New York State Laboratory Links Lettuce to Nationwide E. coli Outbreak
State, County Disease Detectives Track Source
ALBANY, N.Y. (May 13, 2010) – State and county public health epidemiologists, also known as disease detectives, along with the New York State Health Department's (DOH) Wadsworth Center laboratory played pivotal roles in the identification of lettuce as the source of an outbreak of Escherichia coli bacteria (E. coli O145) that has sickened at least 19 people in Michigan, Ohio and New York over the past month.
Public health experts at DOH and the Dutchess and Erie county health departments worked to pinpoint the source of the outbreak by tracking down patients and finding out what they had eaten and where they had dined before becoming ill. To date, four confirmed and three probable cases of E. coli related to the outbreak have been identified in New York State.
Food samples were then submitted to DOH's Wadsworth laboratory, which identified lettuce as the culprit. DOH quickly reported its findings to the federal Centers for Disease Control and Prevention (CDC) and the U.S. Food and Drug Administration (FDA).
"It's important to recognize the scientists and public health experts in our State who work behind the scenes on disease outbreaks to stop and prevent further illness," said State Health Commissioner Richard F. Daines, M.D. "These are exceptional professionals in their fields dedicated to protecting the public's health."
Through questioning patients in the outbreak, it became apparent that many of the sickened people had eaten romaine lettuce before becoming ill. At the same time, environmental health staff examined patterns of food processing, production and distribution of suspect products. The state-county team effort that included environmental health, communicable disease control, and laboratory staff, New York State produced multiple lines of evidence implicating shredded romaine lettuce from one processing facility as a source of infection in the nationwide outbreak.
Commenting on the role of the Dutchess County Department of Health in the investigation, County Health Commissioner Michael C. Caldwell, M.D., M.P.H, said: "Thanks to the work of our department's interdisciplinary CORe team (Coordinated Outbreak Response), Dutchess County was instrumental in solving this outbreak investigation by identifying the sample that was tested by the State laboratory. This resulted in the prevention of further illness in New York State and across the country."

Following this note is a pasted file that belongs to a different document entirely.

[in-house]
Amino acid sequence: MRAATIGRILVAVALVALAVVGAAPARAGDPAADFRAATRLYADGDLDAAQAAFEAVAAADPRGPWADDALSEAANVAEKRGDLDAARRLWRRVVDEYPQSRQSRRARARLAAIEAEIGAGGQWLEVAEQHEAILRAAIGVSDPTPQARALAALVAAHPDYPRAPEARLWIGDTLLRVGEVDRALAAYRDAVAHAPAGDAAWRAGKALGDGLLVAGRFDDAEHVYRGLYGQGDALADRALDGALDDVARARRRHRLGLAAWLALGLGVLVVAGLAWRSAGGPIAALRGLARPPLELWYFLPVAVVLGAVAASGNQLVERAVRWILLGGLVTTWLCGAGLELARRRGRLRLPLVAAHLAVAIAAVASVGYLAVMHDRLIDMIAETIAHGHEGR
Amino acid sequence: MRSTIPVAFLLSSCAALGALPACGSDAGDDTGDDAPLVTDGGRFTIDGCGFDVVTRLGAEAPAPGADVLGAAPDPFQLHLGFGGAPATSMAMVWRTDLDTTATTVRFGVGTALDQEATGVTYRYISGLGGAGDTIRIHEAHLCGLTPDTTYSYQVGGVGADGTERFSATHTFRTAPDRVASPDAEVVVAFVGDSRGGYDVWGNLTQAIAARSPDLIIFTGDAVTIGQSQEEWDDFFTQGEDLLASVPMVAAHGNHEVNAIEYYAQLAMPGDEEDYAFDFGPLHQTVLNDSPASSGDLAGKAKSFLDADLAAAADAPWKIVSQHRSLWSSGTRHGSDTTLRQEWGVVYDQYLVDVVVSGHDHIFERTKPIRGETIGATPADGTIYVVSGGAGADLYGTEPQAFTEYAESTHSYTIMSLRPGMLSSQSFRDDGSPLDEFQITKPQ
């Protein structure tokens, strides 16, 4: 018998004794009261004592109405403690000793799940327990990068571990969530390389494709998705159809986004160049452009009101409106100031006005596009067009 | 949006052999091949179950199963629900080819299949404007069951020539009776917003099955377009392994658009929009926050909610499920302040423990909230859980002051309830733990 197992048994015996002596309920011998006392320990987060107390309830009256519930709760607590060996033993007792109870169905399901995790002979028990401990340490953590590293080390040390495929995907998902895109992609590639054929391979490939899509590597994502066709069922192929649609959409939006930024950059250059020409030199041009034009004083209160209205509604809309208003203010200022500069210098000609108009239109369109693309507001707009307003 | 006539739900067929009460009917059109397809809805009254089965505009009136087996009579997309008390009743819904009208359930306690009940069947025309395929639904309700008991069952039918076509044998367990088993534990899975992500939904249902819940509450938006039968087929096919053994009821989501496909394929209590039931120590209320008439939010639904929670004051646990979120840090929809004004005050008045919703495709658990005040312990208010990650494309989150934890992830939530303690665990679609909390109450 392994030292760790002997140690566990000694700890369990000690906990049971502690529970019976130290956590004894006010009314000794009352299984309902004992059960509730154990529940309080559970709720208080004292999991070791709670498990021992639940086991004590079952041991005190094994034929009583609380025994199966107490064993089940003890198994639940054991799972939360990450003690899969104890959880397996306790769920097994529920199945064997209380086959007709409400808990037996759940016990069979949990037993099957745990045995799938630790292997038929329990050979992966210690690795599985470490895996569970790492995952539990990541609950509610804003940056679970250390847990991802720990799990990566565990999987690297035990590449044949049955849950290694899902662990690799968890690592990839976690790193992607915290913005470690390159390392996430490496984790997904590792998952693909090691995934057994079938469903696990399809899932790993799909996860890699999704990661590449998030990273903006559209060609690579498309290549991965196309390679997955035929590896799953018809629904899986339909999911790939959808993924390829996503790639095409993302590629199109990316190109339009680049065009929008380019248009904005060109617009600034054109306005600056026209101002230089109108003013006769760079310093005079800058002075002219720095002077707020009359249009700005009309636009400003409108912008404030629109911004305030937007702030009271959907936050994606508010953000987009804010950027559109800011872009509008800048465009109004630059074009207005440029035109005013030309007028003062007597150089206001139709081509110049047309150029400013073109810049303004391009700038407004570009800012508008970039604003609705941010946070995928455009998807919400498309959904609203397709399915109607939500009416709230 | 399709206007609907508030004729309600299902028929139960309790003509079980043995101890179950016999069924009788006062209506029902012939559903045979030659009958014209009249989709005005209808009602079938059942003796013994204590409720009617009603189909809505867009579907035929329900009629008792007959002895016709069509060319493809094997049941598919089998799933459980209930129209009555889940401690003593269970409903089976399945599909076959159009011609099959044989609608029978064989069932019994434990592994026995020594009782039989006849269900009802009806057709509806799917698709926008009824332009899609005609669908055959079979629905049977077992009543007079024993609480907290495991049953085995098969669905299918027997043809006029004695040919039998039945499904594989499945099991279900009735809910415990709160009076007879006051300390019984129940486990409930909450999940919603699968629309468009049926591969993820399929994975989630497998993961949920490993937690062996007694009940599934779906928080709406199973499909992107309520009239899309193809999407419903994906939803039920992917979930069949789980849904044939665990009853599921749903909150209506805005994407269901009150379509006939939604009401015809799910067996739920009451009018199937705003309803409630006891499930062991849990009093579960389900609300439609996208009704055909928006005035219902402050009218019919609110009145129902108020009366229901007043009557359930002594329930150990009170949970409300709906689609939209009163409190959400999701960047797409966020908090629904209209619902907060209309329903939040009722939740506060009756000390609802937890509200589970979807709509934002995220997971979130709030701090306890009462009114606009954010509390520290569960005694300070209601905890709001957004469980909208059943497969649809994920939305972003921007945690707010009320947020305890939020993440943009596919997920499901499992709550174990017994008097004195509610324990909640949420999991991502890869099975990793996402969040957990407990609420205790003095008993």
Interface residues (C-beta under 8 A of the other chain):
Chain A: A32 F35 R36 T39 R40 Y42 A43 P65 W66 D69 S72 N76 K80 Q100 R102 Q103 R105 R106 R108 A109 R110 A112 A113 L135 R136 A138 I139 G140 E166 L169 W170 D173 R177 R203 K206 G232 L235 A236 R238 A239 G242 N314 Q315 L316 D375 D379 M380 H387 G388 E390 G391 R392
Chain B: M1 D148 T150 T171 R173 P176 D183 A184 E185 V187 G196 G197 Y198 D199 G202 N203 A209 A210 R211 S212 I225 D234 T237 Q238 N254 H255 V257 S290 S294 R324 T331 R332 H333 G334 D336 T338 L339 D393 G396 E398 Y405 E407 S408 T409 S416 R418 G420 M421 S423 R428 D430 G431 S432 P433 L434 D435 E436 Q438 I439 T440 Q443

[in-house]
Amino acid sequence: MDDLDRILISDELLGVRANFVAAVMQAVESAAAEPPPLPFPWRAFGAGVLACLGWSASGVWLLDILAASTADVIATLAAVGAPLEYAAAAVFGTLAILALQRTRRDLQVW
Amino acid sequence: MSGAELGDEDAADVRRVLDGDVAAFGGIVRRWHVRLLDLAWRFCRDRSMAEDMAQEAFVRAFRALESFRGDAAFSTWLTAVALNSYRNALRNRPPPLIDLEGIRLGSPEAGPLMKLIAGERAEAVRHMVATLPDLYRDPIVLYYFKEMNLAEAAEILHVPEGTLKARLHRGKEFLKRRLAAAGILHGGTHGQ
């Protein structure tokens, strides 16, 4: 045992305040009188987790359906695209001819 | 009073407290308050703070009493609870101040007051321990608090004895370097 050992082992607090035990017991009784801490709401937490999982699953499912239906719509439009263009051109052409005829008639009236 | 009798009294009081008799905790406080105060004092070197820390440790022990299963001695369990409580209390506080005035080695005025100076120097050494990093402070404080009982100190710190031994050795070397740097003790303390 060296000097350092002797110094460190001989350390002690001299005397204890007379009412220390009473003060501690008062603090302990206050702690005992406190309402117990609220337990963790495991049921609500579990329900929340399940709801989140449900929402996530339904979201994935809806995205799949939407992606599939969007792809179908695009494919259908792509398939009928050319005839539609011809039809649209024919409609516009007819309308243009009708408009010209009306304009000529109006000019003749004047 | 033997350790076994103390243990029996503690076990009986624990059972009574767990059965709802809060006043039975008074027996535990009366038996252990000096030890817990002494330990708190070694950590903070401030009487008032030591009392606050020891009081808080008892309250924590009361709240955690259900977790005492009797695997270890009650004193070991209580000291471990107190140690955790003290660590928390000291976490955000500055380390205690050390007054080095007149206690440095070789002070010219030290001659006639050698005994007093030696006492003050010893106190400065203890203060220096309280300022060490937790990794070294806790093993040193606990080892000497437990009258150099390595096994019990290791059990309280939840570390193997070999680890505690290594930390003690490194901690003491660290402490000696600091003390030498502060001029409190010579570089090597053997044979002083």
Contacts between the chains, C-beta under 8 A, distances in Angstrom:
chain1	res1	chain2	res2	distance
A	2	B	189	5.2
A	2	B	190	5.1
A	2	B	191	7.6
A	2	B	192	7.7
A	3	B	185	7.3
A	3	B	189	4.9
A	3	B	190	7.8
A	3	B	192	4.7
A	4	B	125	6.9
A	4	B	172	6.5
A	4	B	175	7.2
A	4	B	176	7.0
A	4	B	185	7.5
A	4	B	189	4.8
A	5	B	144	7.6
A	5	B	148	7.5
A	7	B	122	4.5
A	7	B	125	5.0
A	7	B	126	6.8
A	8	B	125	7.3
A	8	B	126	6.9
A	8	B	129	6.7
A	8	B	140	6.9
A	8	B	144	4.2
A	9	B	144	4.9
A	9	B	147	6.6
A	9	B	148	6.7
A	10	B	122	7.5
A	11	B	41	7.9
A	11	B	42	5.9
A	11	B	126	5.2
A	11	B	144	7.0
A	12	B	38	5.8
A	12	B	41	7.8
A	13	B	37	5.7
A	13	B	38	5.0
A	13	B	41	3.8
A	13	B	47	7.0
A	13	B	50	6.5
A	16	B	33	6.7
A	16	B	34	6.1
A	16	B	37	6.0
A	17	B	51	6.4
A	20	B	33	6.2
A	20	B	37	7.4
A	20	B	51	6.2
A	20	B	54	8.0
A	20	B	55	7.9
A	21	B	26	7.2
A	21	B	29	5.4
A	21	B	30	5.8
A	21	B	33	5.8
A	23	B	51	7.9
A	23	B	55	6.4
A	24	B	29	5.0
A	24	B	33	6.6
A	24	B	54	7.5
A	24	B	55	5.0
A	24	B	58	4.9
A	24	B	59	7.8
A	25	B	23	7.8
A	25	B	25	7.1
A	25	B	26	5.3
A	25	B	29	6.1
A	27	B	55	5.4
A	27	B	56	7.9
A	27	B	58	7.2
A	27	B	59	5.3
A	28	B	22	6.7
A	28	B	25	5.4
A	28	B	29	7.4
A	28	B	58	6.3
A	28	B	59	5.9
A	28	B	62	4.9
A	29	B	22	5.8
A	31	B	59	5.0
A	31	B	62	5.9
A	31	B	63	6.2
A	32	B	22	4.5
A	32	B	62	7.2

The Erie County Department of Health also played a role in the outbreak response. County Health Commissioner Anthony J. Billittier IV, M.D., said: "I am extremely proud of my staff's quick detective work that rapidly identified lettuce as commonly eaten by many of our suspect cases. This early finding helped lead to the confirmation of lettuce as the contaminated food. Fortunately, we have had no new cases since April thanks to these collaborative public health efforts."
On May 5, the DOH Wadsworth Center laboratory in Albany identified the E. coli O145 pathogen in an unopened bag of Freshway Foods shredded romaine lettuce. Further DNA testing at Wadsworth confirmed the lettuce was directly linked to people who became sick in New York, Ohio and Michigan. The discovery led to a voluntary nationwide recall issued on May 6 by the Ohio-based lettuce processing company.
Wadsworth Links E. coli to Romaine Lettuce:
- On April 28, a delivery of approximately 150 pounds of shredded romaine lettuce arrived at the Wadsworth Center laboratory.
- Staff used an in-house test developed to optimize isolation of E. coli contamination.
- The testing identified E. coli O145 from an unopened package of shredded romaine lettuce obtained from a school associated with the outbreak.
- The laboratory identified the responsible bacteria as Shiga toxin-producing E. coli, or STEC, which has been associated with human illness, including bloody diarrhea and hemolytic-uremic syndrome (HUS), a potentially fatal kidney condition.
The E. coli bacterium causes diarrhea that is often bloody and accompanied by abdominal cramps. Fever is absent or mild. Symptoms usually appear about three days after exposure but may occur from one to nine days. Most people recover without treatment in five to 10 days.
Not all diarrheal illness is caused by E. coli. However, a health care provider should be consulted immediately if diarrhea is present in children, has lasted more than a day or two in adults, or is bloody. HUS can begin as the diarrhea is improving and can occur in people of any age but is most common in children under 5 years and the elderly.
DOH's investigative team for the outbreak was led by:
- Kimberly Noyes, M.D., Director of the Bureau of Communicable Disease Control; with staff members Alexandra Newman, D.V.M.; Bryan Cherry, D.V.M., Ph.D.; Bryon Backenson, Jackie Kellachan, Madhu Anand, Nicole Spencer, Paula Pennell, Christine Barr, Christina Hidalgo, and Rohit Garg;
- Lawrence Sturman, M.D., Ph.D., Director of the Wadsworth Center; and staff members Kim Musser, Ph.D; Nellie Dumas, Diana Bopp, Tim Root, Tanya Halse; and,
- Michael Cambridge, Director of the Bureau of Community Environmental Health and Food Protection; and staff members Barbara Gerzonich, David Nicholas, Darby Greco, Jessica Egan, Brian Devine, Seth Schild, Ralph Van Houten and Jeff Booth.